Upali Jayasekera’s letter, “Ingratitude seems to come naturally to our people” (in last week’s Sunday Times) made very interesting reading. While going through the letter, countless cases of human ingratitude came to mind.
Children discard the parents who have done so much for them. These old people have no food, clothing or shelter, and they die of negligence.
Employees given jobs by benevolent masters plot to rob their employers.Brothers and sisters cheat their own family members to acquire family fortunes.
Students betray teachers who gave them a foundation for their future.
Husbands plot against their wives, and wives do the same to their husbands.
Politicians abandon their party and party members and supporters and cross over to the governing side for personal gain.
During the 1988-89 insurgency, one of my employees – a homeless girl I had employed and who had worked for me for six years – betrayed me to the insurgents, who demanded a ransom that had to be delivered inside a cemetery in the middle of the night. How I escaped death on that occasion is a miracle.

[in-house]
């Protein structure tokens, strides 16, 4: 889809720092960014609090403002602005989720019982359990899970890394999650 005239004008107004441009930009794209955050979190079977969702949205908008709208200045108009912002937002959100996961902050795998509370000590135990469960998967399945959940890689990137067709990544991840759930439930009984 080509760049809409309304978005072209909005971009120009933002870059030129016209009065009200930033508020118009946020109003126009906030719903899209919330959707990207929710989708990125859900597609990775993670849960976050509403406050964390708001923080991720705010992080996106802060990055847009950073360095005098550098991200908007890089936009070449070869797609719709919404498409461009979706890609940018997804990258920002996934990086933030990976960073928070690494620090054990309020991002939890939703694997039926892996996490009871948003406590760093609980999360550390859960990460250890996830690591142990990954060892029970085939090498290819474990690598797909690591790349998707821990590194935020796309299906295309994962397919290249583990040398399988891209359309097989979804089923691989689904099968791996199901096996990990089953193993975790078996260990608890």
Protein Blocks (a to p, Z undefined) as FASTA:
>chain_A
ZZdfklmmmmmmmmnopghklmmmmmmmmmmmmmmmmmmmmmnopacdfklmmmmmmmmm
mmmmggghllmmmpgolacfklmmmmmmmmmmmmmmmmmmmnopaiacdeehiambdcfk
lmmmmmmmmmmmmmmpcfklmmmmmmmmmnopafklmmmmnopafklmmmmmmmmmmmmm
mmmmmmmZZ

A family friend, a widow, was murdered by someone whose partner in the crime was the widow’s own domestic, whom she had brought up as child.
A friend of mine sold his tea estate to raise money so his daughter could study medicine at a foreign university. When he later gave his doctor daughter in marriage, he gave the couple his house and property, without life interest. Today my friend is in an elders’ home.
Those are sad stories about human ingratitude.
Here, in contrast, is a true story about an animal’s gratitude to man.
During the 2004 tsunami, a gentleman who lived on the banks of the Nilwala Ganga, in Matara, was saved by a crocodile he used to feed daily with food leftovers.
When the huge waves swept him into the river, and he was struggling in the water, the crocodile suddenly appeared. In desperation, the man clung on to the back of the animal, and the crocodile took him to safety. This is real life, not fiction.
I heartily endorse the views expressed by Mr. Jayasekera about that abominable human trait – ingratitude.
Dr. D. Malwatte Mohotti,
Message for the blindfolded masses
Mr. Upali Jayasekera’s letter, “Ingratitude seems to come naturally to our people” (Sunday Times, August 22) is quite timely.
It should be an eye-opener for most Sri Lankans, who think they are heading towards Utopia, when in fact they are blindfolded as they are being led elsewhere.
It is a pity such important letters do not reach the Sinhala press. No doubt a very large population would wish to read unbiased news about the “world’s best Army Commander.”
U. W. Wickremasinghe,